A brief history of speedway festivals

Six weeks before Woodstock, parts of Georgia ran out of ice.

The Atlanta International Pop Festival took place over the Fourth of July weekend in 1969. Janis Joplin, Creedence Clearwater Revival, Joe Cocker, Canned Heat and an up-and-coming English band called Led Zeppelin were among the performers at the Atlanta International Raceway in Hampton, Georgia. With temperatures in the 90s and a crowd of more than 100,000 in attendance, bags of ice were treasured like sacks of gold.

It fits that when the peace, love and music of the late 1960s reached the Deep South, the event where they converged was at a speedway. Stock-car racing developed in the southeastern United States. At the time, the Atlanta International Raceway (now known as Atlanta Motor Speedway) opened, in 1960, the NASCAR series featured drivers who had spent time in prison for running moonshine.

Another chapter in the rich and occasionally dark history of music festivals at speedways will be written when Kanrocksas fills the infield of Kansas Speedway on August 5 and 6. Primus, a band known for the song “Jerry Was a Race Car Driver,” is on the bill, appropriately enough.

Aside from the heat and the long lines at concession stands, the Atlanta International Pop Festival of ’69 was an orderly affair. An article in The Wall Street Journal in advance of the event indicated that Pinkertons and “roving hippie types” armed with Kool-Aid-filled water pistols were in charge of keeping the peace. Later that summer, a festival crowd at the Dallas International Motor Speedway behaved so well that a chief of police went onstage and thanked the audience, according to Join Together: Forty Years of the Rock Music Festival, a 2008 book by Marley Brant.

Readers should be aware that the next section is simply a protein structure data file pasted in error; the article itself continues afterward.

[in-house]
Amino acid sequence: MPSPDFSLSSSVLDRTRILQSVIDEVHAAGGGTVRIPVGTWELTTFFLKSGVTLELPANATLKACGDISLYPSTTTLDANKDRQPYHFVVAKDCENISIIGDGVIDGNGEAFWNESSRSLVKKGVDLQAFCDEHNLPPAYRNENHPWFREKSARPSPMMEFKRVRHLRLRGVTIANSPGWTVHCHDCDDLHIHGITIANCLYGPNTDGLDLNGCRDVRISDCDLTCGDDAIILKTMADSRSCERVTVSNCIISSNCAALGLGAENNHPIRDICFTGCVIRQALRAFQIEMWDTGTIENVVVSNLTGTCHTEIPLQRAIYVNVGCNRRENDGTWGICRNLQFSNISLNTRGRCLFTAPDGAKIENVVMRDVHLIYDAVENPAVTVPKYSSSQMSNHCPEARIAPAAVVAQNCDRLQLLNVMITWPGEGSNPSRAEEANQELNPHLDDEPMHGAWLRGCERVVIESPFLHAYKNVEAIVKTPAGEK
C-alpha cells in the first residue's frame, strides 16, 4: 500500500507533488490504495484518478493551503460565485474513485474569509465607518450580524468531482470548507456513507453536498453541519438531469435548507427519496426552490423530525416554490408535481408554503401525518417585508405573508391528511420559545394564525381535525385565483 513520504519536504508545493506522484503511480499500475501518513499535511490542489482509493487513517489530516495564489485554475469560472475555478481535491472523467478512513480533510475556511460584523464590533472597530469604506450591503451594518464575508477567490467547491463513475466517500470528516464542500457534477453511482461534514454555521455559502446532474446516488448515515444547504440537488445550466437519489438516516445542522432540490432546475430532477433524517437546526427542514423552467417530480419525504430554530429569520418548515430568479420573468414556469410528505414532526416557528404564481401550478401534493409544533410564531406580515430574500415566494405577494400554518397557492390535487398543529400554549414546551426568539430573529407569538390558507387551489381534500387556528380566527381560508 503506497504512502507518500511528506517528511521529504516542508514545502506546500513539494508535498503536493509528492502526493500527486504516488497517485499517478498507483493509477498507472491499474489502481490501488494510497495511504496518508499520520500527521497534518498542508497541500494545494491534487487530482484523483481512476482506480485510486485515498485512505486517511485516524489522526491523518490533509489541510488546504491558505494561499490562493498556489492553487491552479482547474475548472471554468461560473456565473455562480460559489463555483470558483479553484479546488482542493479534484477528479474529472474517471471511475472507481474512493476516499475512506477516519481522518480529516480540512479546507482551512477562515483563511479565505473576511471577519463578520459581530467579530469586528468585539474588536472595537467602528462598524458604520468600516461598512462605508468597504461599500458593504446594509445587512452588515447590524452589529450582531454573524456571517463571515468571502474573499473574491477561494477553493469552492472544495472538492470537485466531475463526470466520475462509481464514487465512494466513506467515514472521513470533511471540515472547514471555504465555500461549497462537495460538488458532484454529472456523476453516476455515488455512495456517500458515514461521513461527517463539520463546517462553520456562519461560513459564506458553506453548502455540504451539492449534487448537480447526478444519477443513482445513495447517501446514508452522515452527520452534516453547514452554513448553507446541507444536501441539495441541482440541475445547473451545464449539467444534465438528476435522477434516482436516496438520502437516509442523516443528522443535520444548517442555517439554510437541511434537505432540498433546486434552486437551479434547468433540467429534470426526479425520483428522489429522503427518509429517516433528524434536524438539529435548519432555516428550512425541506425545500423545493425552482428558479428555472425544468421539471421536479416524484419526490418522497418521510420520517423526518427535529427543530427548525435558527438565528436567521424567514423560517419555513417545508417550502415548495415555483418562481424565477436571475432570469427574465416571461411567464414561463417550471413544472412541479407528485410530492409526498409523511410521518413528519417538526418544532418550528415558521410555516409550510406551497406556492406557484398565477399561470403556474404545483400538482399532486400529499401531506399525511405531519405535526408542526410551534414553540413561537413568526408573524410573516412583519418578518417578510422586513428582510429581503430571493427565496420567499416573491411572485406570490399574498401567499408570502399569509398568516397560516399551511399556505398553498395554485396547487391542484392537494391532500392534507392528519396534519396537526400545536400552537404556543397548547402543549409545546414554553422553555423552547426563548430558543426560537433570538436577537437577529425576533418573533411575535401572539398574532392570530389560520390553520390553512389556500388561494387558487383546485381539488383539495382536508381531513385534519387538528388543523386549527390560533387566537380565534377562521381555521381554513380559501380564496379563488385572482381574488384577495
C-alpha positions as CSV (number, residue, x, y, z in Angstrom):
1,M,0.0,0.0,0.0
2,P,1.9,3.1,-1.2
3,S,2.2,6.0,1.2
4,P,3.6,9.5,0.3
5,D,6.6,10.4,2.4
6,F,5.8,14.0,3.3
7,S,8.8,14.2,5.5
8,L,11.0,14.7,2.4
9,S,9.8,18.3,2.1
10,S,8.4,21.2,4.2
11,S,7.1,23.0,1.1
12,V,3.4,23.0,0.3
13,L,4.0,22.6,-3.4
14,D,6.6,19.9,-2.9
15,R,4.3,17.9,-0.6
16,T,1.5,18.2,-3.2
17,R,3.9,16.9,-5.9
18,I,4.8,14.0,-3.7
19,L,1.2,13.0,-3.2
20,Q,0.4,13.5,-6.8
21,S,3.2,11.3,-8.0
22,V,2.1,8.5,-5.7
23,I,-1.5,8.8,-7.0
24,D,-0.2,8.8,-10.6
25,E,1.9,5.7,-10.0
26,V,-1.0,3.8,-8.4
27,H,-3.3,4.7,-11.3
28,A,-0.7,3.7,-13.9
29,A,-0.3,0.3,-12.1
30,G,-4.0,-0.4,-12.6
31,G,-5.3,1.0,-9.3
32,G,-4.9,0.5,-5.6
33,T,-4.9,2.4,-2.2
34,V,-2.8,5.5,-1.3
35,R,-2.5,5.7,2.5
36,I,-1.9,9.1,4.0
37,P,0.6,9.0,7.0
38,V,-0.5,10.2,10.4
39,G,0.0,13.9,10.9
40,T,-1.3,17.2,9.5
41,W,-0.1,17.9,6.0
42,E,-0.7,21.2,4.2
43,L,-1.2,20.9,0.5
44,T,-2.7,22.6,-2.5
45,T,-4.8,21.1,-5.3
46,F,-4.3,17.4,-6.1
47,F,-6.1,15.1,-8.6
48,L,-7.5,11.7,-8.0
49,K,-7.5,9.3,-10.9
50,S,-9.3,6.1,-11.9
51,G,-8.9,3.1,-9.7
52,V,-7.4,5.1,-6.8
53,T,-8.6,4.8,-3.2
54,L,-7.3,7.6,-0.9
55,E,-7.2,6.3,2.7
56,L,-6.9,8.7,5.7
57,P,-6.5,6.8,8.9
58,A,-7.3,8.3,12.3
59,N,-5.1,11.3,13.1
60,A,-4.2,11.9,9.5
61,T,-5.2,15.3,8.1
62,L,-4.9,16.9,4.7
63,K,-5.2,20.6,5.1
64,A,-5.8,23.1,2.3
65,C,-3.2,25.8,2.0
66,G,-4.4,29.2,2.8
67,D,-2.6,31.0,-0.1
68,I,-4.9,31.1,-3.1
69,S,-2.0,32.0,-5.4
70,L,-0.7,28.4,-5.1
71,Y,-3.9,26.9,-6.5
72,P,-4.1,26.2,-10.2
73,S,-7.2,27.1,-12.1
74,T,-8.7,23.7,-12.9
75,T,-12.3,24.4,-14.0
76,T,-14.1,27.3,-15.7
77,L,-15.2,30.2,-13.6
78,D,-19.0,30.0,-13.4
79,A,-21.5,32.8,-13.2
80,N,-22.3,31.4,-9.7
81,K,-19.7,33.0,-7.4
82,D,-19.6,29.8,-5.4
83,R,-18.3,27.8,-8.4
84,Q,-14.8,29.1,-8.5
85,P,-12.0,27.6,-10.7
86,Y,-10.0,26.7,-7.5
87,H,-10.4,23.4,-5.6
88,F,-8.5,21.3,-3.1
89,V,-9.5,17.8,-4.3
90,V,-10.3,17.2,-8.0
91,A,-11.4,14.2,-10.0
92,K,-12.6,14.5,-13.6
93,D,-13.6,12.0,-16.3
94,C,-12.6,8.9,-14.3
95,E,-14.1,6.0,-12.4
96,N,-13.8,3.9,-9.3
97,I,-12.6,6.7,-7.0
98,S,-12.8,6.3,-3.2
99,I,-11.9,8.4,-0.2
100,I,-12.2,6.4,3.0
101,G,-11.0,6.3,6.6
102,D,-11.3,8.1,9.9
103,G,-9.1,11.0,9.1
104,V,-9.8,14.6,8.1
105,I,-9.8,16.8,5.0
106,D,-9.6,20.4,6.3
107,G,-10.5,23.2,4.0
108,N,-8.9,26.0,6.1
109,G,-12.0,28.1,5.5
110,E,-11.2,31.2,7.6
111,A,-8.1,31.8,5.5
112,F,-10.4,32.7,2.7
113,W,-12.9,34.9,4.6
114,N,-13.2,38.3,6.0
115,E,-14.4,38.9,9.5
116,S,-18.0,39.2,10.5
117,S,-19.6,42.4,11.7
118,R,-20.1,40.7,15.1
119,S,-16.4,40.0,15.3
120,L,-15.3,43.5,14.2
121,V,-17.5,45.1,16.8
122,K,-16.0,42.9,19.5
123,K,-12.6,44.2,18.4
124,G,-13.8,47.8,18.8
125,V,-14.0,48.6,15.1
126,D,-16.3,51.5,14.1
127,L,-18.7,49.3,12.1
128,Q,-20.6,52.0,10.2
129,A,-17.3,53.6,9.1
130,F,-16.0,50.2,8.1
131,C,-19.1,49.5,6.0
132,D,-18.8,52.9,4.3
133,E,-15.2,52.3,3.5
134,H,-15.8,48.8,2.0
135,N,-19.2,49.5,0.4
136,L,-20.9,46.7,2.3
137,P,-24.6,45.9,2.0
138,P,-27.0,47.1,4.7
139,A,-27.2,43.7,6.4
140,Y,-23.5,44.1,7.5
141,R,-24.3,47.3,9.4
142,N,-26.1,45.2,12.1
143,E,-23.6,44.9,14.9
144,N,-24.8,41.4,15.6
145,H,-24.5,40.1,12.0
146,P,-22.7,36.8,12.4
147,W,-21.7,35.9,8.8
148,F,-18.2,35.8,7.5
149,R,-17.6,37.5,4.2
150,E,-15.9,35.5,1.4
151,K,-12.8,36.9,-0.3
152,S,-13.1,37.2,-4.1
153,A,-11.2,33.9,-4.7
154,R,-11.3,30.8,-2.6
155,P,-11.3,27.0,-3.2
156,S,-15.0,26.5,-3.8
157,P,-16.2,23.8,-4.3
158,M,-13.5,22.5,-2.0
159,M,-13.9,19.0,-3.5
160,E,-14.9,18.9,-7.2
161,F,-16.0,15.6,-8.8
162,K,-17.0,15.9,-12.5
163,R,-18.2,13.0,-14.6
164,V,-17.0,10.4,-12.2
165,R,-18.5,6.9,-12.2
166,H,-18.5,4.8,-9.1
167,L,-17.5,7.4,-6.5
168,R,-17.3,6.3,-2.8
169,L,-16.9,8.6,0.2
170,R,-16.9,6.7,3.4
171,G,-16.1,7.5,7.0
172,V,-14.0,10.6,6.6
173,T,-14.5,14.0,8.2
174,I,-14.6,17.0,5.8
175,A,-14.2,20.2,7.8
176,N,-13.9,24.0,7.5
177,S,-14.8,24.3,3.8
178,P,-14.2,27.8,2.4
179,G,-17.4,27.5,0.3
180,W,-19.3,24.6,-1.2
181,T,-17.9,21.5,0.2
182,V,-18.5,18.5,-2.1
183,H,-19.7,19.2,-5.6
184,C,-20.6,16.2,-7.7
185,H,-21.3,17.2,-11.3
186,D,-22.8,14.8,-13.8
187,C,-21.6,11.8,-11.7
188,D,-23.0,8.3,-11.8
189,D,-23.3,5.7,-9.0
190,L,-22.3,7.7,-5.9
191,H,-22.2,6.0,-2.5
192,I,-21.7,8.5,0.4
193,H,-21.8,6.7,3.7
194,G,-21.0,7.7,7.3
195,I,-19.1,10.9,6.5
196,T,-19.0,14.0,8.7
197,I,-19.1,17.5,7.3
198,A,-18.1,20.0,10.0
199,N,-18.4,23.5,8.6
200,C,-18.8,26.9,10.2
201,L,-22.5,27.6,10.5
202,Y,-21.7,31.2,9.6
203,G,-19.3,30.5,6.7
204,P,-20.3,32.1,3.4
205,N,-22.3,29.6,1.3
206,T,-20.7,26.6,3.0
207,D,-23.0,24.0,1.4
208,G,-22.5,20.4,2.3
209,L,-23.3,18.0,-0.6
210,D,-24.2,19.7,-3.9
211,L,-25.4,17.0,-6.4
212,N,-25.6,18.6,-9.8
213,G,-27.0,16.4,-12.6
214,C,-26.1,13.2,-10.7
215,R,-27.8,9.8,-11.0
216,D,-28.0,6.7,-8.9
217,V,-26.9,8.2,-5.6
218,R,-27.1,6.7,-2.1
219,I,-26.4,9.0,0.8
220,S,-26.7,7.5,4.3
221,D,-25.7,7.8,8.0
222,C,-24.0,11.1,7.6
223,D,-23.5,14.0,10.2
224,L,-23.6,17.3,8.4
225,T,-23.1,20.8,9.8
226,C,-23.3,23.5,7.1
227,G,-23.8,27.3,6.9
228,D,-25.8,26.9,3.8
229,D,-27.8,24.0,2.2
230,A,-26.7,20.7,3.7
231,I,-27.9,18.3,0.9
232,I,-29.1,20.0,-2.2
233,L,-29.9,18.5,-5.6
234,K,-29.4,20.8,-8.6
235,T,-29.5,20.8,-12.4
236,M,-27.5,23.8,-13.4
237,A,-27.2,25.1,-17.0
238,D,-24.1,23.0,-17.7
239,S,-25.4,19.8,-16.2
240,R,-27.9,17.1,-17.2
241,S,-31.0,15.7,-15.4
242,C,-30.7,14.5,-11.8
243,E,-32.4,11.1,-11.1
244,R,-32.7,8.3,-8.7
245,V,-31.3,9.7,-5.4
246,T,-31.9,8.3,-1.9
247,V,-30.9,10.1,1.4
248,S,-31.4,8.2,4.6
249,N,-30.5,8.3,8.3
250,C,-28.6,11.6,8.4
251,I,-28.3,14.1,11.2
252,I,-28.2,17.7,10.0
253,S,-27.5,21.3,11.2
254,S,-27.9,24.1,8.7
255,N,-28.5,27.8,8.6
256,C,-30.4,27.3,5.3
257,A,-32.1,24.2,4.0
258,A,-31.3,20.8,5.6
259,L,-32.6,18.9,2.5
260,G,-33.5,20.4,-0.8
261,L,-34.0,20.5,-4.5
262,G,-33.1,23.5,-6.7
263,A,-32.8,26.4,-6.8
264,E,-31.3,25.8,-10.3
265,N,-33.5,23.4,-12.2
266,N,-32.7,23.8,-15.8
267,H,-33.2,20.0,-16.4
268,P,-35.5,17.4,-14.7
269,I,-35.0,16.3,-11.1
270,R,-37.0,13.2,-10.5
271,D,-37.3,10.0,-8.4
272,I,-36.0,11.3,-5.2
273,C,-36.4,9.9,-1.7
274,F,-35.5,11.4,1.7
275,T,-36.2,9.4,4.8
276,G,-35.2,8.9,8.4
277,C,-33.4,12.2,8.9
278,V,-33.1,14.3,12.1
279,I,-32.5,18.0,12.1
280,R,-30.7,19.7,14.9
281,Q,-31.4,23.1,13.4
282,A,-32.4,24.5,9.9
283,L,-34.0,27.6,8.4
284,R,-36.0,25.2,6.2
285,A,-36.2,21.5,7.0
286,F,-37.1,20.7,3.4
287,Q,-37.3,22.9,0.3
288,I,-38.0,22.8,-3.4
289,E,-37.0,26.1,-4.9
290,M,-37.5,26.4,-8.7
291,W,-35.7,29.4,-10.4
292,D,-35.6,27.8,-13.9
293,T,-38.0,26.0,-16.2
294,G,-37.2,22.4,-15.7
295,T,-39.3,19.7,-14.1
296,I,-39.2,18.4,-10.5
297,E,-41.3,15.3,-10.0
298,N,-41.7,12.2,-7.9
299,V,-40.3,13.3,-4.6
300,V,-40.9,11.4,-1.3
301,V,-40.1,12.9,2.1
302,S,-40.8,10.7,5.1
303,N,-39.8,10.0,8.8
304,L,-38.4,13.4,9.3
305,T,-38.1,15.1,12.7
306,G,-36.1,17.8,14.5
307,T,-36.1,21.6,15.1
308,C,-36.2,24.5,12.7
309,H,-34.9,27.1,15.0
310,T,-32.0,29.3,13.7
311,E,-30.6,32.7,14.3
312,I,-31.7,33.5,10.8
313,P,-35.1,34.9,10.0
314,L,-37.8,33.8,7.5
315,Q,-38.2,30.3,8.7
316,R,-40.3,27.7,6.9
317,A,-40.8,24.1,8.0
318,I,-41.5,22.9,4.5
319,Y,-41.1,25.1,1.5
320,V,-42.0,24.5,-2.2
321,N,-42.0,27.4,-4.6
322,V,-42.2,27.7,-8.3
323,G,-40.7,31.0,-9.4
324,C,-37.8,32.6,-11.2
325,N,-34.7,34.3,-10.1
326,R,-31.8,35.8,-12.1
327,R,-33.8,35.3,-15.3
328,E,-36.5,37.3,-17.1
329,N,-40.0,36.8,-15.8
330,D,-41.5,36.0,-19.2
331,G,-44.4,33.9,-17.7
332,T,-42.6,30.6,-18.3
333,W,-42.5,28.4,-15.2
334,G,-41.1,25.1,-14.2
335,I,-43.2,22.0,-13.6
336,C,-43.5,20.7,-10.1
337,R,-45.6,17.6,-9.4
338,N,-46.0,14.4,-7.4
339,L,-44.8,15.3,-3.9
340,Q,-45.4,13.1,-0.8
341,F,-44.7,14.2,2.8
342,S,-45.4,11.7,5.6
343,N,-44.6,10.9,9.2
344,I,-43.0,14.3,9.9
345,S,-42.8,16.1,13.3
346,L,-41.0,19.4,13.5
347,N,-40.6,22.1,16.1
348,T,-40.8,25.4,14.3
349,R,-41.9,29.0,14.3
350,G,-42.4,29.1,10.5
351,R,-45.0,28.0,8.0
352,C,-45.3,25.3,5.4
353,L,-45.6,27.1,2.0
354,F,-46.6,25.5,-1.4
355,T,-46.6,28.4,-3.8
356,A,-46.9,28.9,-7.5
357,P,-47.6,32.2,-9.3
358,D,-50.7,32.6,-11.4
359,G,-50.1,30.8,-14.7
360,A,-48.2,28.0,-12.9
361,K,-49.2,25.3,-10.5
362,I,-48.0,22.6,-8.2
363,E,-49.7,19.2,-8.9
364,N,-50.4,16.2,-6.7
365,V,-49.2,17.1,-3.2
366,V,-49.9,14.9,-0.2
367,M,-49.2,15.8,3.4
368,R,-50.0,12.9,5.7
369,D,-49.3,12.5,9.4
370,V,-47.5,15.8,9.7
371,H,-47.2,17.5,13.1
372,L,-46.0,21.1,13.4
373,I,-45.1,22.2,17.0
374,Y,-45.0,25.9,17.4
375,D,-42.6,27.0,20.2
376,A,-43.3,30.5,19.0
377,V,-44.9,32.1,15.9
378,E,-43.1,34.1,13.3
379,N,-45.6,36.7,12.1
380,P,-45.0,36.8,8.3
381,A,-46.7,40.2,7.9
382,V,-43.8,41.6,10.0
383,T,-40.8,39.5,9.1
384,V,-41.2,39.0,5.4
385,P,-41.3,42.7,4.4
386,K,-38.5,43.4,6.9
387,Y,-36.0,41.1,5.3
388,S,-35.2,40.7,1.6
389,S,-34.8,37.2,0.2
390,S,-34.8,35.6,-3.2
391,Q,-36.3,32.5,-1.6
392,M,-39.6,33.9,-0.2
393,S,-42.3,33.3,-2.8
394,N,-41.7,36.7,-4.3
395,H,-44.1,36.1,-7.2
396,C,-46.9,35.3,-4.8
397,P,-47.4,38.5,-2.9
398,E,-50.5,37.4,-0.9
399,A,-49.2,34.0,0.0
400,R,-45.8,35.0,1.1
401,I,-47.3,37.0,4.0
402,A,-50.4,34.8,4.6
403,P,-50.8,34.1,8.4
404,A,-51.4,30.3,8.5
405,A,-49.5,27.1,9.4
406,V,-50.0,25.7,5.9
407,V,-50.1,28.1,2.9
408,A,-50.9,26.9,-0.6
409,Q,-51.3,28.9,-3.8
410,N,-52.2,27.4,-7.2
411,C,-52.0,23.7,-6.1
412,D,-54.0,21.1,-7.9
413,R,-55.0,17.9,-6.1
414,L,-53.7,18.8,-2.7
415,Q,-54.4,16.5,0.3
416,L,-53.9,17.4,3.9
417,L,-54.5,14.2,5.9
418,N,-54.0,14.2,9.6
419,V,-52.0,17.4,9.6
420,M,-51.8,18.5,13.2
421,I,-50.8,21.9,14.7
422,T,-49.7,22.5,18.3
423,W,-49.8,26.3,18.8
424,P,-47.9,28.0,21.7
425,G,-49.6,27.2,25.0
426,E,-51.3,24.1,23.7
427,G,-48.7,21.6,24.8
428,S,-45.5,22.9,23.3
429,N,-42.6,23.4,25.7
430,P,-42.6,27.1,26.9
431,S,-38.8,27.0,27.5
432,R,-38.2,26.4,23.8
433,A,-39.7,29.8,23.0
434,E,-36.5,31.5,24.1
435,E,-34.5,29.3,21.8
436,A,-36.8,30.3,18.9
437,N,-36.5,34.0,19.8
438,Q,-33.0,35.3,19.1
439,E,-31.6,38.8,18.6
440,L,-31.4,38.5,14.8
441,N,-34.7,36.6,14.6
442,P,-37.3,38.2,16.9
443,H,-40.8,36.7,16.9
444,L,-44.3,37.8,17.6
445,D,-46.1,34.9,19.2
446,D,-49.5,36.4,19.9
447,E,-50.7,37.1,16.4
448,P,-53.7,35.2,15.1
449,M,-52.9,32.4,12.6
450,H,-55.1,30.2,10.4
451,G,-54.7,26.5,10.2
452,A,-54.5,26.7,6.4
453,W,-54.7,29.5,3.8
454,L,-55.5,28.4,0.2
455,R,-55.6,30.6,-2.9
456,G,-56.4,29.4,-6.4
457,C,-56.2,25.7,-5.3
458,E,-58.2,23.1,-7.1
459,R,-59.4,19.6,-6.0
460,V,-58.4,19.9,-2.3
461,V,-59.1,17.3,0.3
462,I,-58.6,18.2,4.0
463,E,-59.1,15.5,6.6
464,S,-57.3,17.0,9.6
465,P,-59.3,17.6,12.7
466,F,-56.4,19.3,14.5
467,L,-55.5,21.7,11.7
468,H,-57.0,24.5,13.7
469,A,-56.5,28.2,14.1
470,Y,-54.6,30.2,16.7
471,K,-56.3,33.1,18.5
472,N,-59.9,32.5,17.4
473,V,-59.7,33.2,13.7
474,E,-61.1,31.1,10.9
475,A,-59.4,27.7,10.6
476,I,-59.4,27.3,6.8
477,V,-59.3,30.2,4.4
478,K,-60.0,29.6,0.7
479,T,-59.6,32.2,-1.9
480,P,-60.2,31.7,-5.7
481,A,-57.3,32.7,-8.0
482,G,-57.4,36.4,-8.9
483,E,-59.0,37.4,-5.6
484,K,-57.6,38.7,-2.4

The good vibes were about to run out, however. By year’s end, a speedway festival would become synonymous with concert violence.

Absent at Woodstock, the Rolling Stones decided to conclude their 1969 U.S. tour with a free concert. The event was hastily organized. A contract between the Stones and the owner of Altamont Speedway, outside San Francisco, wasn’t signed until the day of the show, which drew an estimated 300,000 people.

Inadequately planned and hazy from drug use, the Altamont concert on December 6, 1969, left four people dead. Three of the deaths were accidental. The fourth took place near the stage, as the Stones performed “Under My Thumb.” A young black man named Meredith Hunter got into a scuffle with some of the Hell’s Angels, who had been paid with beer to guard the stage. Hunter was stabbed to death by a member of the biker gang after drawing a revolver.

“If Woodstock was the dream,” a photographer who attended the event later said, “Alta­mont was the nightmare.”

The Grateful Dead was supposed to perform as well. Sensing the danger, that band fled the scene before its time to perform. Four years later, the Dead headlined a festival at a speedway in Watkins Glen, New York, with happier results. In future years, the Allman Brothers, the Band and the Dead would all release music recorded at the track that day.

Eventually, corporations began to recognize the actuarial possibilities of holding festivals at speedways that could accommodate large crowds. ABC Entertainment backed a festival held at the Ontario Motor Speedway, outside Los Angeles, on April 6, 1974. Deep Purple and Emerson, Lake & Palmer headlined the event, called California Jam. The show grossed $2 million, prompting Billboard to call it the “most profitable single rock event of all time.” Ted Nugent, Aerosmith and Heart performed at a sequel — Cal Jam II — in 1978.

A final note about speedways and rock music: The 1976 film A Star Is Born featured Barbra Streisand as a singer on the rise and Kris Kristofferson as her self-destructive love interest. Kristofferson’s character fronted a band called Speedway. Alas, the filmmakers used a football stadium to shoot the outdoor concert scenes.

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